House Republicans are publicly brushing off comments from President Trump about the House’s healthcare bill being “mean.”
Several lawmakers said they do not regret voting for the legislation and questioned whether Trump even made such a remark.
That comment, first reported by the Associated Press and confirmed by The Hill, came Tuesday during a private meeting between Trump and Republican senators. Trump also said during the meeting that he wanted the Senate’s version of the bill to be more generous.
The sources spoke on the condition of anonymity, citing the private meeting.
Rep. Tom MacArthur (R-N.J.), a key proponent of the ObamaCare repeal bill from the moderate wing of the House Republican conference, questioned the accuracy of the news reports.
“I still haven’t seen the source, so I’m not going to comment on somebody, two unnamed sources who’ve said two different things,” MacArthur said. “I was with the president on Sunday [at a fundraiser] and he thanked me for my work on the healthcare bill, so I don’t know what these other people are saying he said or what the context was, I just don’t know.”
Rep. John Faso (R-N.Y), who hails from a swing district Democrats are targeting in the 2018 election, sounded a similar note.
“Those are unconfirmed reports so until someone puts their name behind that statement, I don’t give it a lot of credibility,” he said.
Rep. Brian Mast (R-Fla.) said he does not think the healthcare bill is mean, noting that it would make major changes to Medicaid to rein in federal spending.
“I don’t think it’s a mean bill; I think it’s a very responsible bill,” he said.
“When you consider that every dollar we spend here is the work of somebody else’s hands and the fruits of somebody else’s labor, the most humanitarian thing that you can do is spend that in an accountable way.”
To others, the remark could just be Trump — who has long touted his deal-making prowess — pressuring the Senate to make good on its longstanding promise to repeal President Obama’s signature health law.
“I think he’s just doing the business deal,” Rep. Dave Brat (R-Va.) said. “So, where’s the deal right now? It’s in the Senate. So he’s trying to warm them up to get something done so he says, ‘make it better.’ ”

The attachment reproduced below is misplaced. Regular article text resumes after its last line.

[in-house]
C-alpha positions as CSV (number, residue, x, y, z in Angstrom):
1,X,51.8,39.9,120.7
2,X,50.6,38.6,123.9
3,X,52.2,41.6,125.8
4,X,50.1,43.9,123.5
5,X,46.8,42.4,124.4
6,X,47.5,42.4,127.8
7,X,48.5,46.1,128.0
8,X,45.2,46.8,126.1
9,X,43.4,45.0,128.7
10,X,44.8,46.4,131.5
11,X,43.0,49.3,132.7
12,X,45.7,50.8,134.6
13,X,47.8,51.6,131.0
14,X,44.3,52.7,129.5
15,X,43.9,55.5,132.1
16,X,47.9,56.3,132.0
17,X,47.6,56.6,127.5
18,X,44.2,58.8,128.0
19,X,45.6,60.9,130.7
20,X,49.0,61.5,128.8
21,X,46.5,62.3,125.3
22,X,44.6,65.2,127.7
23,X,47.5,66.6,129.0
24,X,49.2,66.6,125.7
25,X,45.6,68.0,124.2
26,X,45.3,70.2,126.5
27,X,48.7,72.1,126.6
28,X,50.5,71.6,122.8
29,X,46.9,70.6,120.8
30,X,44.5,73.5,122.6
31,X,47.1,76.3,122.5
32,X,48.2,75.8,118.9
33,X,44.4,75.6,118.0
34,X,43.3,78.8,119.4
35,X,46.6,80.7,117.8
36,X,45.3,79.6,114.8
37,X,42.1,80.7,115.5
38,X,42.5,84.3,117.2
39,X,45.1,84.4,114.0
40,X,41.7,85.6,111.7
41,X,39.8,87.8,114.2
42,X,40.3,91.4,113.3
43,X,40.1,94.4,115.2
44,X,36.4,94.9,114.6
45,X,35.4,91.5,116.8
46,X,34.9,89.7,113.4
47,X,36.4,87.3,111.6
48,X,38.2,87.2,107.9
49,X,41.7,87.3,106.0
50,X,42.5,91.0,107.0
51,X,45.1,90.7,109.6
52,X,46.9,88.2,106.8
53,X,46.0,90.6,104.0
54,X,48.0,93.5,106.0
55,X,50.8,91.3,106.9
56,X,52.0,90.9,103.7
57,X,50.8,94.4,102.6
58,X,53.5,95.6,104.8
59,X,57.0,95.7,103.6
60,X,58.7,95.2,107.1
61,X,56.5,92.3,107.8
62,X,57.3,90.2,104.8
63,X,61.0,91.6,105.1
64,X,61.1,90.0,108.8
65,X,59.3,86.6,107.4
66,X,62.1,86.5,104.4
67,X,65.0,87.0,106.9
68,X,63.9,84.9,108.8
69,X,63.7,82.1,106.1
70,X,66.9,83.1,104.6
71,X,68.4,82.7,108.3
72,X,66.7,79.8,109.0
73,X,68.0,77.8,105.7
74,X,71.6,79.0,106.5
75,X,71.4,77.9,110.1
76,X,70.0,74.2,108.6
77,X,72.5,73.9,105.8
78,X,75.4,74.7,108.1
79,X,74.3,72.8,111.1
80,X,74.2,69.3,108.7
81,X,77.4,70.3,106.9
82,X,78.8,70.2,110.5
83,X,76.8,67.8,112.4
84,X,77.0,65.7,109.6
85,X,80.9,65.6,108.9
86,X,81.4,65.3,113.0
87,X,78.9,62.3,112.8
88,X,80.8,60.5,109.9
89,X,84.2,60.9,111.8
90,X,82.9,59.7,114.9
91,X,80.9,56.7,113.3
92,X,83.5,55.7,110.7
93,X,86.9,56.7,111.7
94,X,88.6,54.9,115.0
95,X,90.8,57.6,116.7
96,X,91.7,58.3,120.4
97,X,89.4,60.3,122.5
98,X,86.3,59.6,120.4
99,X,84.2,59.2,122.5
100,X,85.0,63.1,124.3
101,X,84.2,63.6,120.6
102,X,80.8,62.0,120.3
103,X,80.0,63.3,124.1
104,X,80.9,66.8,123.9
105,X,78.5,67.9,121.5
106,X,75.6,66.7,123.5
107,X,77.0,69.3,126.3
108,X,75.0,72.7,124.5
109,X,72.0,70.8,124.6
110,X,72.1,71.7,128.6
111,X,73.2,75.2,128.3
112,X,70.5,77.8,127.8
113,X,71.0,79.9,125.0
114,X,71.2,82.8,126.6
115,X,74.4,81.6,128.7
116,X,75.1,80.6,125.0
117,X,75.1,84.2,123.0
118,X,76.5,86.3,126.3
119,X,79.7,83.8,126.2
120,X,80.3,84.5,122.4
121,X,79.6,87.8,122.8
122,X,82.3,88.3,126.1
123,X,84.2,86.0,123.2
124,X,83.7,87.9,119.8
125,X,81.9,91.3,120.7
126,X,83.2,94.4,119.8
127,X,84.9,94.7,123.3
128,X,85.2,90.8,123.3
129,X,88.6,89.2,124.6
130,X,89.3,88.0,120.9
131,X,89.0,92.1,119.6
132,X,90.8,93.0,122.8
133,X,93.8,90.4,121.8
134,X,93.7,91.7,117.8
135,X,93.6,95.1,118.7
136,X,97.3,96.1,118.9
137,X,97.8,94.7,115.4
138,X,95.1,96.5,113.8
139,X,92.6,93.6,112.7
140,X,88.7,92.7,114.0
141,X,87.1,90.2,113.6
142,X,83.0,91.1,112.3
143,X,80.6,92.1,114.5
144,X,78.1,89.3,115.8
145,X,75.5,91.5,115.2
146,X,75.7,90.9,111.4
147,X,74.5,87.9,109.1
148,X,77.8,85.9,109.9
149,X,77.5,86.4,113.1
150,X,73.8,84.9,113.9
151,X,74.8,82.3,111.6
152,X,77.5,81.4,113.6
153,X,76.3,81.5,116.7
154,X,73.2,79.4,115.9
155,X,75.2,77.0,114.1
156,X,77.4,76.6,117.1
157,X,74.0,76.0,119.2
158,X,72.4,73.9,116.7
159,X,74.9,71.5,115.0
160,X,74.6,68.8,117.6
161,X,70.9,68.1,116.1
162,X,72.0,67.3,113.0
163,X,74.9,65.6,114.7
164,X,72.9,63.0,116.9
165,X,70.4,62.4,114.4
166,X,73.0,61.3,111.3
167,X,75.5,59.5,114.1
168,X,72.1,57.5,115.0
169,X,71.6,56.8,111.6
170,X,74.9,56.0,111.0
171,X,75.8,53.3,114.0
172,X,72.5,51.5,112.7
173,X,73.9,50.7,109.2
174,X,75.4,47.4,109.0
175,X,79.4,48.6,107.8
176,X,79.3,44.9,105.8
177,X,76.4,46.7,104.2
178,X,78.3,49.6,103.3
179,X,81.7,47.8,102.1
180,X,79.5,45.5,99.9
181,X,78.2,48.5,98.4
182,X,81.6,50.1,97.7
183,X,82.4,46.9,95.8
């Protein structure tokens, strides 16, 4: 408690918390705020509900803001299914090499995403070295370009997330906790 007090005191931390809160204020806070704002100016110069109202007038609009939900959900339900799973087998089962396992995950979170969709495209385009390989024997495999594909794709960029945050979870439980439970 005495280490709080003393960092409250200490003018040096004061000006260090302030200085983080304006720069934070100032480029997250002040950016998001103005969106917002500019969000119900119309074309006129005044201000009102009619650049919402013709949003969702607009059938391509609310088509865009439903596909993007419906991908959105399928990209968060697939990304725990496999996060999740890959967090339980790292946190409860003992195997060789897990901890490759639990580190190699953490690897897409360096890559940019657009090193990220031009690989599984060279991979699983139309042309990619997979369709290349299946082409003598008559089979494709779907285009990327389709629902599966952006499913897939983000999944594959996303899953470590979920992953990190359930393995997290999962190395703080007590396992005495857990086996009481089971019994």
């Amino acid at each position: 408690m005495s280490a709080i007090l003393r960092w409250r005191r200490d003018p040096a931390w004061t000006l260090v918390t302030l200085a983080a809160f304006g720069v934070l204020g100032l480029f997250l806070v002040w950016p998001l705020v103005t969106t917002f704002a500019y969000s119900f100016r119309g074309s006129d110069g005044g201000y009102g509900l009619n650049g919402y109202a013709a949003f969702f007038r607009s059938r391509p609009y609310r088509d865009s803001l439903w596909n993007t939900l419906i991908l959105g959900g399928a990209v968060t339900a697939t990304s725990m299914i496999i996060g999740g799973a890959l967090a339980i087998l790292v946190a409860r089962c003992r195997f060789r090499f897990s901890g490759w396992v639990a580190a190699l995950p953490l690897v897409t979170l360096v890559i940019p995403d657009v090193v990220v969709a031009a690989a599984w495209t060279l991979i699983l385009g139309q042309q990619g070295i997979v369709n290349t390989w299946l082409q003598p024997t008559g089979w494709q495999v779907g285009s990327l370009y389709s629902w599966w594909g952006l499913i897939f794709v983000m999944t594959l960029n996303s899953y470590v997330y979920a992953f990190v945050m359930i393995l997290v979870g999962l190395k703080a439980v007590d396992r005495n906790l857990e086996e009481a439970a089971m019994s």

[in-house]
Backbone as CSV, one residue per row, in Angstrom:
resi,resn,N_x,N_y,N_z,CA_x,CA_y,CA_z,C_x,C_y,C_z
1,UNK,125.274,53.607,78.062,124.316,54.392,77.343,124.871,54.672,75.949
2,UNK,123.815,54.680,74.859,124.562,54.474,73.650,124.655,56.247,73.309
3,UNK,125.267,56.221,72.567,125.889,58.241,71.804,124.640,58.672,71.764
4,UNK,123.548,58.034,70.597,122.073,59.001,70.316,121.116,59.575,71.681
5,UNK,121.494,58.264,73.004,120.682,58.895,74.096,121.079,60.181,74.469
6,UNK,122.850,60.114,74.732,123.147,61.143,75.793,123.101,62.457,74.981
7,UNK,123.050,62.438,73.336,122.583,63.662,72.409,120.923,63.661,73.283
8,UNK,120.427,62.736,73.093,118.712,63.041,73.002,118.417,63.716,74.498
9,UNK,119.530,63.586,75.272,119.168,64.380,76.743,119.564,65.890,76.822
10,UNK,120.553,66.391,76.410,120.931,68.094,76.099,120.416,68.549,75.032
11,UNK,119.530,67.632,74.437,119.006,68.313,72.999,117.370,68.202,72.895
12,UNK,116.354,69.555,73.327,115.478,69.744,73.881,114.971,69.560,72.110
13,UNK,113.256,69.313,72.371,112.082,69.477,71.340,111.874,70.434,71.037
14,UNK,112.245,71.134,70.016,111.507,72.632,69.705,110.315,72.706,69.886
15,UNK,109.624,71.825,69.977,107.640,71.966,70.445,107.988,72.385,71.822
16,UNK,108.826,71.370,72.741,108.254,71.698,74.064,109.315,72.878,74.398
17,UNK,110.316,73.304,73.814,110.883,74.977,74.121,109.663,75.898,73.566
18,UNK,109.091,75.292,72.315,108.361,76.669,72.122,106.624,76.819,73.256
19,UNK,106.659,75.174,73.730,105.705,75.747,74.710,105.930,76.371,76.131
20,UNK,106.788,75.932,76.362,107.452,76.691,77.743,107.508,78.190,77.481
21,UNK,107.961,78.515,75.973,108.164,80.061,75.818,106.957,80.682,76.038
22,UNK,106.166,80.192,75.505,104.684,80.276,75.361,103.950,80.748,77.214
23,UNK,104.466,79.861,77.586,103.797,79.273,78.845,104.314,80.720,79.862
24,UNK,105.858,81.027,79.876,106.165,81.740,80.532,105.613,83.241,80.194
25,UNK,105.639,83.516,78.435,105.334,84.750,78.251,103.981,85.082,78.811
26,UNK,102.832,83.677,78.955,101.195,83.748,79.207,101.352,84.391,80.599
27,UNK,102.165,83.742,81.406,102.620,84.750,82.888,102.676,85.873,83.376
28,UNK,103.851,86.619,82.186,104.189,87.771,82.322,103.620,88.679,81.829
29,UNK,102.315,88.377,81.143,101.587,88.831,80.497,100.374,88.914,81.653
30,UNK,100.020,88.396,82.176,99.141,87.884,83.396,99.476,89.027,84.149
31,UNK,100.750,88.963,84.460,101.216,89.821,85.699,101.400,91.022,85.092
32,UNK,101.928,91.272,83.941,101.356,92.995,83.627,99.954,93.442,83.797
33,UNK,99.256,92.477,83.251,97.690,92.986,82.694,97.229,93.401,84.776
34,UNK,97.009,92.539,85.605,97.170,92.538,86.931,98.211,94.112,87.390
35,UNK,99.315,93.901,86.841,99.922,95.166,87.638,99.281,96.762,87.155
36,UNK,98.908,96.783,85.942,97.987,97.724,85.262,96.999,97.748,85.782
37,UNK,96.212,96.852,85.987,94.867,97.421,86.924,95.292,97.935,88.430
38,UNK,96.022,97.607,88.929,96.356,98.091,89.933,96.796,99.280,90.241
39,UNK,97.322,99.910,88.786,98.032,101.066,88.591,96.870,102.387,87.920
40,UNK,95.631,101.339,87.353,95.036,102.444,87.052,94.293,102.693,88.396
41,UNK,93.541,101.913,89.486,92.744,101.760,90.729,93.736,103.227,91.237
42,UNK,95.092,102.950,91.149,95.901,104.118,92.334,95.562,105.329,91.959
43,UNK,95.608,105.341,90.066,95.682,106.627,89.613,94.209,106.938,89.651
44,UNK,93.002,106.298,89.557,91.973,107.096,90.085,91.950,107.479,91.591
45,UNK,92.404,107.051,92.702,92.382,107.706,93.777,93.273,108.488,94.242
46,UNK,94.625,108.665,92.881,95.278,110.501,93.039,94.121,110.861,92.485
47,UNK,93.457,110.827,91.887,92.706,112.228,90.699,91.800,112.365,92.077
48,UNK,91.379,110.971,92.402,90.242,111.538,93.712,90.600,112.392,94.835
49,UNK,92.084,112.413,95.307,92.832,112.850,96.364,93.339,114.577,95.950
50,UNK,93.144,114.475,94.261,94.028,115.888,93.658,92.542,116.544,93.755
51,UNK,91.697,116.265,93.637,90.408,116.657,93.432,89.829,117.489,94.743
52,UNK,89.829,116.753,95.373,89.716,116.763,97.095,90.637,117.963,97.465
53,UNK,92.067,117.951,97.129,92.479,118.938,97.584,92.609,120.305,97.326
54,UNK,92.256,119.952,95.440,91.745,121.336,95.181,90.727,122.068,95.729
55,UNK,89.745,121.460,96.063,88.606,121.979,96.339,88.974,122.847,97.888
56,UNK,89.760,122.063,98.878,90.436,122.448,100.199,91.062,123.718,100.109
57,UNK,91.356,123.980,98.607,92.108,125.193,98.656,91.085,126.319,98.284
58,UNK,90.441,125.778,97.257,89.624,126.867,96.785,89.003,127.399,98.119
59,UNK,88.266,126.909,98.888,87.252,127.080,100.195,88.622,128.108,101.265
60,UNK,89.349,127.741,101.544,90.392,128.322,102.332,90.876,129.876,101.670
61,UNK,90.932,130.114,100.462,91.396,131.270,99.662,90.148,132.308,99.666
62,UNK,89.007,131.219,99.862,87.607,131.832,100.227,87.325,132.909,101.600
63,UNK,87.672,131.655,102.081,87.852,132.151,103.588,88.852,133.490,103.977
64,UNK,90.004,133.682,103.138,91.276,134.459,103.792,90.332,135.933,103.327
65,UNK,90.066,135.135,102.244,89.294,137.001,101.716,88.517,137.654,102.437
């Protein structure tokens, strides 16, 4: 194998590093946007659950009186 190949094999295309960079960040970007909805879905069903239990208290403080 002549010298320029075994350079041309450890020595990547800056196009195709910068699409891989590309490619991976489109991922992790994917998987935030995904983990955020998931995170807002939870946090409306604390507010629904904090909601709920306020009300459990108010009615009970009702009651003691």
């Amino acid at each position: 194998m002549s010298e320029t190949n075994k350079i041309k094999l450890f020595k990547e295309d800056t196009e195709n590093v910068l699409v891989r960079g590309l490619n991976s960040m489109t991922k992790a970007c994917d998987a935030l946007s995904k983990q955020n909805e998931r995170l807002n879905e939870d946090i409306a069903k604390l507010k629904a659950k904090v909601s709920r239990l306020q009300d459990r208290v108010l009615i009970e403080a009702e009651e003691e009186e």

Brat said he hopes that’s the context, “but if it’s not, I said we’re scratching our heads over here because he put tremendous pressure on us, rightly so, to get something out of the House, and he was in favor of that bill.”
Indeed, Trump lavished praise on the House healthcare bill and pressured lawmakers to vote for it during phone calls and meetings at the White House. The day it passed, he celebrated with House Republicans at the White House.
Trump’s apparent shift to now criticizing the bill in private could give lawmakers who took a tough vote on the measure pause.
Rep. Mark Meadows (R-N.C.), chairman of the conservative House Freedom Caucus, downplayed Trump’s comments, but acknowledged the president is likely concerned about the way the bill is perceived.
“I mean, there are many times when I say things that I wish I hadn’t said, they’re taken out of context in a different way. Does he care about the American people, want to make sure what we do is not viewed in a manner that is less than desirable? Certainly,” Meadows said.
“To characterize a healthcare bill based on one comment with a few senators I think would be at odds with the number of conversations I’ve had with the president on that very topic,” he added.
“I think he believes that we need to improve it,” Meadows said, adding that he’s spoken with senators involved in the negotiations in recent days.
“I’m optimistic that the next couple of weeks will provide very fruitful results,” he said.
Trump’s comments come as Senate Republicans are seeking to put together an ObamaCare repeal-and-replace bill that can pass with a simple majority. With only a 52-48 majority, there’s little margin for error.
The negotiations seems to be aimed at producing a more moderate version of the House bill, which netted the support of the hardline conservative Freedom Caucus after an amendment from MacArthur was added.
Since then, the amendment — which lets states opt out of core ObamaCare provisions — has been a source of controversy. In an analysis, the nonpartisan Congressional Budget Office (CBO) warned that states choosing to let insurers charge patients more based on their health status could ultimately price people with pre-existing conditions out of the market.
The Senate seems to be leaning toward getting rid of that waiver, but keeping one that would allow states to opt out of requiring insurers to cover certain services, such as maternity and mental healthcare.
Still, the Senate’s bill is likely to largely be similar to the House’s.
The CBO projected that the House bill would result in 23 million more uninsured people over a decade while reducing the federal deficit by $119 billion.
Cristina Marcos contributed.